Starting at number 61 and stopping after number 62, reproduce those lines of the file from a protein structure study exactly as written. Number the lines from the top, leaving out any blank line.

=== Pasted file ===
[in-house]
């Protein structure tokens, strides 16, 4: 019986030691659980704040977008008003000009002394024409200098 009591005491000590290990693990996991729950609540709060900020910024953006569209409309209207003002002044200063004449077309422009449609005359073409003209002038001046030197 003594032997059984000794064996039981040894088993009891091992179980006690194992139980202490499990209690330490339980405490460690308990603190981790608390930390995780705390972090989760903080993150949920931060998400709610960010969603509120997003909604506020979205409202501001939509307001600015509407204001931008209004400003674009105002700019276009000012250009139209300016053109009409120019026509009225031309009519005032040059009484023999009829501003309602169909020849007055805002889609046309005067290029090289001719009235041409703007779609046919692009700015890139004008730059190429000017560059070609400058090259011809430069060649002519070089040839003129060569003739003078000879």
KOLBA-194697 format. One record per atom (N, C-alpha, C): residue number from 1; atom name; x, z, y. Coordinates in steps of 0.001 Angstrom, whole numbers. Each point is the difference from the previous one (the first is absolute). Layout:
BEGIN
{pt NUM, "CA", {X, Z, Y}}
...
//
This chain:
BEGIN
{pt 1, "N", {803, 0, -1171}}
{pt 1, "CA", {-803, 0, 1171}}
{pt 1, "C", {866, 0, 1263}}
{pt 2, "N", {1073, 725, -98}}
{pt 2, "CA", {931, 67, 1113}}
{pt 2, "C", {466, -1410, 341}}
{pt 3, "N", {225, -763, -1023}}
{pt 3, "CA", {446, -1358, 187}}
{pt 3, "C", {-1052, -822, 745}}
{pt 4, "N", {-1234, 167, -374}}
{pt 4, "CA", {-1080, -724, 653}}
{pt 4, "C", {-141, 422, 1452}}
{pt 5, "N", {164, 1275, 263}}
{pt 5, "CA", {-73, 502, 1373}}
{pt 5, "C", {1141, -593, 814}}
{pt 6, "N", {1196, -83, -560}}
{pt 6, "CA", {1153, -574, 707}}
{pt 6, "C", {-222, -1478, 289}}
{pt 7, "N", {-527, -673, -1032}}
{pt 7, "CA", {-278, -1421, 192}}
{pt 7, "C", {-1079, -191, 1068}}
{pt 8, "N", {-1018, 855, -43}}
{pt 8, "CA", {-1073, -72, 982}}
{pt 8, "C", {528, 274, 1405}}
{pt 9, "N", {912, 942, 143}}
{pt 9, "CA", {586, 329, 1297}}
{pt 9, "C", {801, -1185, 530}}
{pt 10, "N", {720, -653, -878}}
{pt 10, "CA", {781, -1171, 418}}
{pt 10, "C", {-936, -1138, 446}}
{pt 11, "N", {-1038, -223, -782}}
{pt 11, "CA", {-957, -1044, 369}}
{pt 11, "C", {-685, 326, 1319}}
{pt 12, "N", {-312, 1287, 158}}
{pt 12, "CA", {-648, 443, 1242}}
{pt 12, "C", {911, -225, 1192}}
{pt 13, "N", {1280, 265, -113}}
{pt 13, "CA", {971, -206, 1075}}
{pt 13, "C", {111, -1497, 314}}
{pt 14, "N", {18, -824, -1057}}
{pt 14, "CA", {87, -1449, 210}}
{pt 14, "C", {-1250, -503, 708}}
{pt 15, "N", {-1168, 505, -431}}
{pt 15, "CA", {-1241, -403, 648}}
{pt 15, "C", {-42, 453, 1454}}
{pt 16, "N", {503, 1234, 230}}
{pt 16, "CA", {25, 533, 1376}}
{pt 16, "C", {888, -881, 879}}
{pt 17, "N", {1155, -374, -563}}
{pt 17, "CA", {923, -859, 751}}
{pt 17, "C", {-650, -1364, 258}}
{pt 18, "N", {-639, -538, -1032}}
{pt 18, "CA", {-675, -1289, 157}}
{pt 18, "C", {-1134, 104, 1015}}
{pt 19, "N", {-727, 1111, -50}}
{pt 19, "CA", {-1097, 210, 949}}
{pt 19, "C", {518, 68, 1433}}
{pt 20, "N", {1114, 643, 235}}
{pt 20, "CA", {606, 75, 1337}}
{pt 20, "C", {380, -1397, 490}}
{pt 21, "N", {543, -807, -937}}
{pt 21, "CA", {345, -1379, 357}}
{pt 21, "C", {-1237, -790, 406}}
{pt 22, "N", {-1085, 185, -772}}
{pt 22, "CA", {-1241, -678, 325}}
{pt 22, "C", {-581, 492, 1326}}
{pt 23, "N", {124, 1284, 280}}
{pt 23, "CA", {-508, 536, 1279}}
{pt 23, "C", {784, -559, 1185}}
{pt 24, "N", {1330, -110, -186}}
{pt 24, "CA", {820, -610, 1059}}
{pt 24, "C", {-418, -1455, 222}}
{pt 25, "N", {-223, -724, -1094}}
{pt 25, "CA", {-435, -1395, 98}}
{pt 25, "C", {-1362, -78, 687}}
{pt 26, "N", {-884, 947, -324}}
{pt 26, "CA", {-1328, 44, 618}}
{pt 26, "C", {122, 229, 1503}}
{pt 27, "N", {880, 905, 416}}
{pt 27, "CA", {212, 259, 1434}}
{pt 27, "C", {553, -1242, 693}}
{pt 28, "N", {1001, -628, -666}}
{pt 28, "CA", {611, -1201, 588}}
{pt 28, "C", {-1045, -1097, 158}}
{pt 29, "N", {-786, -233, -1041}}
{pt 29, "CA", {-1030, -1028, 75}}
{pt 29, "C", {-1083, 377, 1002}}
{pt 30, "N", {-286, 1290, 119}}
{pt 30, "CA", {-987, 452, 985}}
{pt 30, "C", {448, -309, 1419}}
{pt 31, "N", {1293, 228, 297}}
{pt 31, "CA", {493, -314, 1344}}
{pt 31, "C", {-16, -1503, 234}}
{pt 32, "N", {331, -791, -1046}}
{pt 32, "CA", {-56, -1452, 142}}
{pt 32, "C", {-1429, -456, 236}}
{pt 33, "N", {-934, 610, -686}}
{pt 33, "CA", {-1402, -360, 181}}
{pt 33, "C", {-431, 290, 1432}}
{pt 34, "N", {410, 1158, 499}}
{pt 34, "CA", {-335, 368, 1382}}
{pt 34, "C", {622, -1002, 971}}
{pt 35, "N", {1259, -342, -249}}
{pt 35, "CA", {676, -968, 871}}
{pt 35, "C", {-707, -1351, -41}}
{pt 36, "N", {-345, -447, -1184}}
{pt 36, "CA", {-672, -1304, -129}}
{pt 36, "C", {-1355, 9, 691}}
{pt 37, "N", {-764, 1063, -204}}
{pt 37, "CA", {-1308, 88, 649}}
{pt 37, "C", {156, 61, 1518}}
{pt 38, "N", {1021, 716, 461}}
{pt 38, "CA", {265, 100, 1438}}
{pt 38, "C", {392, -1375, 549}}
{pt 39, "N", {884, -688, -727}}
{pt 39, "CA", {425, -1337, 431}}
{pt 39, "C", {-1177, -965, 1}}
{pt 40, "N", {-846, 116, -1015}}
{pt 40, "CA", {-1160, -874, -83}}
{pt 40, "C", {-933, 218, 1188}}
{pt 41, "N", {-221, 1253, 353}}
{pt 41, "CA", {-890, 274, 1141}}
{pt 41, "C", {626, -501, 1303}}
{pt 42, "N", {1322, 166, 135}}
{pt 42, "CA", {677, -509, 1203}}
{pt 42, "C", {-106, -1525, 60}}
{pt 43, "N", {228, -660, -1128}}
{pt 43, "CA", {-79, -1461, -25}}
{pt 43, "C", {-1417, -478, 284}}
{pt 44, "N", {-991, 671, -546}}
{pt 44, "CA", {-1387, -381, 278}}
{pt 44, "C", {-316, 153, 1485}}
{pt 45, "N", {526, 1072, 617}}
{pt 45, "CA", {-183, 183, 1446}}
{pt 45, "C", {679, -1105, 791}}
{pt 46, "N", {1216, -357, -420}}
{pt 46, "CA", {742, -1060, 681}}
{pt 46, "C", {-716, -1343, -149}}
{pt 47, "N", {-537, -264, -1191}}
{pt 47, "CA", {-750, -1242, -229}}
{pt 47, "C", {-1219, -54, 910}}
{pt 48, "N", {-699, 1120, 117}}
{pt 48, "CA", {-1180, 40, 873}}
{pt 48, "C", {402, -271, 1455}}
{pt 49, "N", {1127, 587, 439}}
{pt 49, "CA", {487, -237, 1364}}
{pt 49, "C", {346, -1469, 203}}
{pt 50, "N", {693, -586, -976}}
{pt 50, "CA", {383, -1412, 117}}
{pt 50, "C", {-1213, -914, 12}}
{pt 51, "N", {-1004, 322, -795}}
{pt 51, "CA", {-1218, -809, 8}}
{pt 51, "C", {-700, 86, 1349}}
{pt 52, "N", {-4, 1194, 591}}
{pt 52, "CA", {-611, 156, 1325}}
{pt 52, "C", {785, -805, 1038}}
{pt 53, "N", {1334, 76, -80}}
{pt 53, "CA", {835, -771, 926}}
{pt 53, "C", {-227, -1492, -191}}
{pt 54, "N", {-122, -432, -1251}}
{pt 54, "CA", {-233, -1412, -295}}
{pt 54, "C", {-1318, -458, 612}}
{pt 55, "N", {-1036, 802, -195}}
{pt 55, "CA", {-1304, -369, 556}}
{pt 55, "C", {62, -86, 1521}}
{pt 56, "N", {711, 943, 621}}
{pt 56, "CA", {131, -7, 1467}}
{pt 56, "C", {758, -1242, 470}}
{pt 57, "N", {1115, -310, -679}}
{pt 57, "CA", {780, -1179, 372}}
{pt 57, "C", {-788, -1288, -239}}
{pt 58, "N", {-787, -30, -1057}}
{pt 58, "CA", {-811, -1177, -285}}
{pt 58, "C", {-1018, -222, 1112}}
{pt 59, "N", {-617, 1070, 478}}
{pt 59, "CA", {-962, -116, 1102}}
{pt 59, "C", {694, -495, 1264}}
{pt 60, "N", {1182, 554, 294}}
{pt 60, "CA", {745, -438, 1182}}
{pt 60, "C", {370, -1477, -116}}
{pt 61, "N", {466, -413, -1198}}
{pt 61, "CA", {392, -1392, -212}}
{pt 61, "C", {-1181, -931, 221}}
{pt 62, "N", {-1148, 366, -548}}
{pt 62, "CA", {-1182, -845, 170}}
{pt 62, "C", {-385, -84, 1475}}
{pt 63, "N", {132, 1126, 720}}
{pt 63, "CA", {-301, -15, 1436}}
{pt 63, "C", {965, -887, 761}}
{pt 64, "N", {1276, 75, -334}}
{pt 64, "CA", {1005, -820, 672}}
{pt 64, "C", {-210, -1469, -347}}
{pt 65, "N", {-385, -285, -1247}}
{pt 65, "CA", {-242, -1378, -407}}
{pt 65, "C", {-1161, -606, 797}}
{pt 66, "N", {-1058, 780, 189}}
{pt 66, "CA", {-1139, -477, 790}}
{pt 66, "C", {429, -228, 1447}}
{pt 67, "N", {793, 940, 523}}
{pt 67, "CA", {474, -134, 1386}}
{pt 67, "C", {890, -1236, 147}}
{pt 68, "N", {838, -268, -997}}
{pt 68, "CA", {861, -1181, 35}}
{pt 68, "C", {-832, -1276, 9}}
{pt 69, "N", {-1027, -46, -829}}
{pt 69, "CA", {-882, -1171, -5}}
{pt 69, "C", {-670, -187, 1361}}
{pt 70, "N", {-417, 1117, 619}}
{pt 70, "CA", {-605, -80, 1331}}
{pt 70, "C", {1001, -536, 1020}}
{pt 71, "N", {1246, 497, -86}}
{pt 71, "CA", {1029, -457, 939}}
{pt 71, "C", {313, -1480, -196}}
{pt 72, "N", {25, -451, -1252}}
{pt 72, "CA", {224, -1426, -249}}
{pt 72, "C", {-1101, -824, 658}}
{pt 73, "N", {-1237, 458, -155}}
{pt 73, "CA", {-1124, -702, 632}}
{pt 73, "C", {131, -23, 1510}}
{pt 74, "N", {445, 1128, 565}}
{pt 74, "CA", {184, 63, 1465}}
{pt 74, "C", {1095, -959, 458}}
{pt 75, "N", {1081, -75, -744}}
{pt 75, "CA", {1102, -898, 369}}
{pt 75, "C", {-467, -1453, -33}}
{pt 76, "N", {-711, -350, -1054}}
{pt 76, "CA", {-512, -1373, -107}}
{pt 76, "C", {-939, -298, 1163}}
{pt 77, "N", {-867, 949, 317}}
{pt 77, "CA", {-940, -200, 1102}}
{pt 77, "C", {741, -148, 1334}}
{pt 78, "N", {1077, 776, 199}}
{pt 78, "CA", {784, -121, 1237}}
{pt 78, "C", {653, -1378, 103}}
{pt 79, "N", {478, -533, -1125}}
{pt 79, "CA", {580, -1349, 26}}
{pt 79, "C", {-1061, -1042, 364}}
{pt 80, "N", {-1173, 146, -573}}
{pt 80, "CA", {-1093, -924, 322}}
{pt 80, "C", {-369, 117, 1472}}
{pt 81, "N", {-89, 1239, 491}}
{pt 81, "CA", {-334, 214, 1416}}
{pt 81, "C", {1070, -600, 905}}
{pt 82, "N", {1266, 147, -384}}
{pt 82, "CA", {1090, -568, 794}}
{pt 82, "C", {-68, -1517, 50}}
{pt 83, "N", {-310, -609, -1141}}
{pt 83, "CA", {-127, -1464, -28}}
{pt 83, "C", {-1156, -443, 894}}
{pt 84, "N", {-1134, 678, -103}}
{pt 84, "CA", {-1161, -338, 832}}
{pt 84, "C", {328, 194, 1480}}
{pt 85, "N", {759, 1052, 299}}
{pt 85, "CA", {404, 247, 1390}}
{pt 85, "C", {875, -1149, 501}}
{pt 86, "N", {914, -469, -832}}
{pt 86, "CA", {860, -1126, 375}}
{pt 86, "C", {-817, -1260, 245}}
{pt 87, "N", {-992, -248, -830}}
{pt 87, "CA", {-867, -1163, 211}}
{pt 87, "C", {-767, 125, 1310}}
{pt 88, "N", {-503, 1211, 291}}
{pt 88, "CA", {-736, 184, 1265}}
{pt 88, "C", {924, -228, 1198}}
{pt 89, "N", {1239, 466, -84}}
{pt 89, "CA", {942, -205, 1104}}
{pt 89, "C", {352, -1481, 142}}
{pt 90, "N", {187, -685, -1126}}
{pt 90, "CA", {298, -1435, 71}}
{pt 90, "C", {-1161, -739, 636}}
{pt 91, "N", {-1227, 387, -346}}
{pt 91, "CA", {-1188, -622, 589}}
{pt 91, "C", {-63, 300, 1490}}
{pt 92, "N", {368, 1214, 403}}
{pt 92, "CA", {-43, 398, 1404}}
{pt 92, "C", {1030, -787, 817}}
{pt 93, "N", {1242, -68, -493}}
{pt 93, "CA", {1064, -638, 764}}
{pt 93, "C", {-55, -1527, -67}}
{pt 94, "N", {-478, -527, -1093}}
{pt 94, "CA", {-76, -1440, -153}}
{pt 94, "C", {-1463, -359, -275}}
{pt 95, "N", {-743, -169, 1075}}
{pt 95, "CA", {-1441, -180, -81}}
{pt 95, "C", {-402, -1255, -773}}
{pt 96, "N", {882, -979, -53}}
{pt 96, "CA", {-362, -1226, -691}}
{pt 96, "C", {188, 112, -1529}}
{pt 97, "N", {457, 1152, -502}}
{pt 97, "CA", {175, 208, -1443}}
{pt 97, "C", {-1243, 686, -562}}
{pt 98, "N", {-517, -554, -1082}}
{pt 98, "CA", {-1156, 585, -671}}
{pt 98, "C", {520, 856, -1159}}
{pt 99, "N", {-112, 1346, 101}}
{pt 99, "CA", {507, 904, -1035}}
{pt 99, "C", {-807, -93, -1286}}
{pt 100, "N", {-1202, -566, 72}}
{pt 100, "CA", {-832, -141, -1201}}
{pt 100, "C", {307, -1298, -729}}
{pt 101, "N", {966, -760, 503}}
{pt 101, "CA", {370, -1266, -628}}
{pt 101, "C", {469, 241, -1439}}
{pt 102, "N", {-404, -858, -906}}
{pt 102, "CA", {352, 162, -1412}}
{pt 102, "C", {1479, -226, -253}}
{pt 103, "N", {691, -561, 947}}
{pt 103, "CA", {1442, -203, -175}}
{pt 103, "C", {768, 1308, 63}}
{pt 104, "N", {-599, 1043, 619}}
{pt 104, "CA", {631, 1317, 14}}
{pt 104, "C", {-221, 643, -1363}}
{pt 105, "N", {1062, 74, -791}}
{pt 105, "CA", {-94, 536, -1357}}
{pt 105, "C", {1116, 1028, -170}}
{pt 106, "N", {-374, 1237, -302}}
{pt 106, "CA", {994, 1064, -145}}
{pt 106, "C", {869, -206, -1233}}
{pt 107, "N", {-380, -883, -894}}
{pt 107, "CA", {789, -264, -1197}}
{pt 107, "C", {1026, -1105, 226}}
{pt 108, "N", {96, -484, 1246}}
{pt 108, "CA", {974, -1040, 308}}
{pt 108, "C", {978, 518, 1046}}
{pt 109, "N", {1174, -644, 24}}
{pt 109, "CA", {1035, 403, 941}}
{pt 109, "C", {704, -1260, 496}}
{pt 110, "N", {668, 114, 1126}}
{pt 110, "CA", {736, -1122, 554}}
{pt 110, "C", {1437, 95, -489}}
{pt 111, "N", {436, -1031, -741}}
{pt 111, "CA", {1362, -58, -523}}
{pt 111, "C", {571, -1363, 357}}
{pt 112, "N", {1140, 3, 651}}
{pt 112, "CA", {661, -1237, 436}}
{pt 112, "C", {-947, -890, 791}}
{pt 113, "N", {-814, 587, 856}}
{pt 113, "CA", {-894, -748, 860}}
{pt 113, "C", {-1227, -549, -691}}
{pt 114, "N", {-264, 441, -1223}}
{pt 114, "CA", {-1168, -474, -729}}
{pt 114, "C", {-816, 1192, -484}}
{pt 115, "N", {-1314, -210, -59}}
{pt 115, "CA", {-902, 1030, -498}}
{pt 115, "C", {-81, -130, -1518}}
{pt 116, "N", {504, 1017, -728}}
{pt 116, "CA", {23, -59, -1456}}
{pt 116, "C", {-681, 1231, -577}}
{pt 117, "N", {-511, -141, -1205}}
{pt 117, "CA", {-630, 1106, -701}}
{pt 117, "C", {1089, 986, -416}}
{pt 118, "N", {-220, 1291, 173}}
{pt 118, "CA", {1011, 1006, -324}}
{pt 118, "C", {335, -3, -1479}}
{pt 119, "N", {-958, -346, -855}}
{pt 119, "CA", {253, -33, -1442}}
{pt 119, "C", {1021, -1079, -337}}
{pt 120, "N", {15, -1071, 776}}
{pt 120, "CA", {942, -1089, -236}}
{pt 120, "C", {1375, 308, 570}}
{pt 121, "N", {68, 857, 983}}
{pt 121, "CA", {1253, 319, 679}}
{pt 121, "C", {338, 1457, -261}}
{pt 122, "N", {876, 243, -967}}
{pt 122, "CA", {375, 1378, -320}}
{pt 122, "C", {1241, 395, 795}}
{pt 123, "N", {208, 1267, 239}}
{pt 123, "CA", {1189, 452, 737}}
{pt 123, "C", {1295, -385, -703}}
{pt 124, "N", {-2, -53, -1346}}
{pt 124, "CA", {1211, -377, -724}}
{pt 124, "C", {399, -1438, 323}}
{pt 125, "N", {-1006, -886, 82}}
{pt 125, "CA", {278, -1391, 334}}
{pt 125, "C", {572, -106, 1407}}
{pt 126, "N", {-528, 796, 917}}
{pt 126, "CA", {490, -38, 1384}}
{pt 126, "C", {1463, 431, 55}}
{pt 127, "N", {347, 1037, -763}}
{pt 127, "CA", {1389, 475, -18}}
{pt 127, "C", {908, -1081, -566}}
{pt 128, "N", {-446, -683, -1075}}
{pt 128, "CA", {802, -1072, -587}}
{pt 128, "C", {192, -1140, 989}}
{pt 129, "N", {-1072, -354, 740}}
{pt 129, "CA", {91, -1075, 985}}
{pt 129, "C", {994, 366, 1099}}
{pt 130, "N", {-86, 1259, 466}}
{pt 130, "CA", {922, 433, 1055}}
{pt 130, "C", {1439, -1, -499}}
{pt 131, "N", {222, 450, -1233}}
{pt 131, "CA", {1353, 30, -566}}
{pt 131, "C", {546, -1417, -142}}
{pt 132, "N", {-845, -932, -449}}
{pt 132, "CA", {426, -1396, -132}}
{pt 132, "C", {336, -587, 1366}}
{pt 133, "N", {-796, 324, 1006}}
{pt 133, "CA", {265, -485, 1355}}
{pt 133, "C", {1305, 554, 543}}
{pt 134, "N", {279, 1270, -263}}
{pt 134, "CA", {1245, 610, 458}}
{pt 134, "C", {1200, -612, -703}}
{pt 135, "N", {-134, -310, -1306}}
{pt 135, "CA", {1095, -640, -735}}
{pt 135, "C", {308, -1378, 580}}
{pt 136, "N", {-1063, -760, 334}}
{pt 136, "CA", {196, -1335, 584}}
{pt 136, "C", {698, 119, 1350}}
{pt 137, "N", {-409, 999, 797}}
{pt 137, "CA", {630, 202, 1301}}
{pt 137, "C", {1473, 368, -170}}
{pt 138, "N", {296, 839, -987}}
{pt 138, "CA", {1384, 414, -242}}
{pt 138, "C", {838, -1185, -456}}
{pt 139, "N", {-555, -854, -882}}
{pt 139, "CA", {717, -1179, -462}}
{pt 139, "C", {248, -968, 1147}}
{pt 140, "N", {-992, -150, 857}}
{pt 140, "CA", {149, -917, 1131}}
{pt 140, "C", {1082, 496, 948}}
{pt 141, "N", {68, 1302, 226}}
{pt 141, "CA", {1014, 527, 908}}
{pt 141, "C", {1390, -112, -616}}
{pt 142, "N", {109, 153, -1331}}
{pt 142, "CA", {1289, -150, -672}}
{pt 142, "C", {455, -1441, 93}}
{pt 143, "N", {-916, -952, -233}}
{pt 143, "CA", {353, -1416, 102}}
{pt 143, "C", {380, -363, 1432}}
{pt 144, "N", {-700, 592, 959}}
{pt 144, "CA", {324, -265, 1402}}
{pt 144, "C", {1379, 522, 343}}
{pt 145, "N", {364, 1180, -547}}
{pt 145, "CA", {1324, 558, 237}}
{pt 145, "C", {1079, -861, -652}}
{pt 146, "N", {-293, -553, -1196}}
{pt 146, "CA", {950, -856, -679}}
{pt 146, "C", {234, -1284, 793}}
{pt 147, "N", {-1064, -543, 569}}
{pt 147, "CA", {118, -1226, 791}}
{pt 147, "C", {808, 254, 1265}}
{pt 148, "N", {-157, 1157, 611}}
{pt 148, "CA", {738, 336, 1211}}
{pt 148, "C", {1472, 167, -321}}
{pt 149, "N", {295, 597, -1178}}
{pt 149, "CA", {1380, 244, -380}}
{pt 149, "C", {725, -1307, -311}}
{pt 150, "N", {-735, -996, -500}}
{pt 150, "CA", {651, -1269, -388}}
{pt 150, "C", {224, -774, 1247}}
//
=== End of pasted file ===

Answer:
{pt 18, "N", {-639, -538, -1032}}
{pt 18, "CA", {-675, -1289, 157}}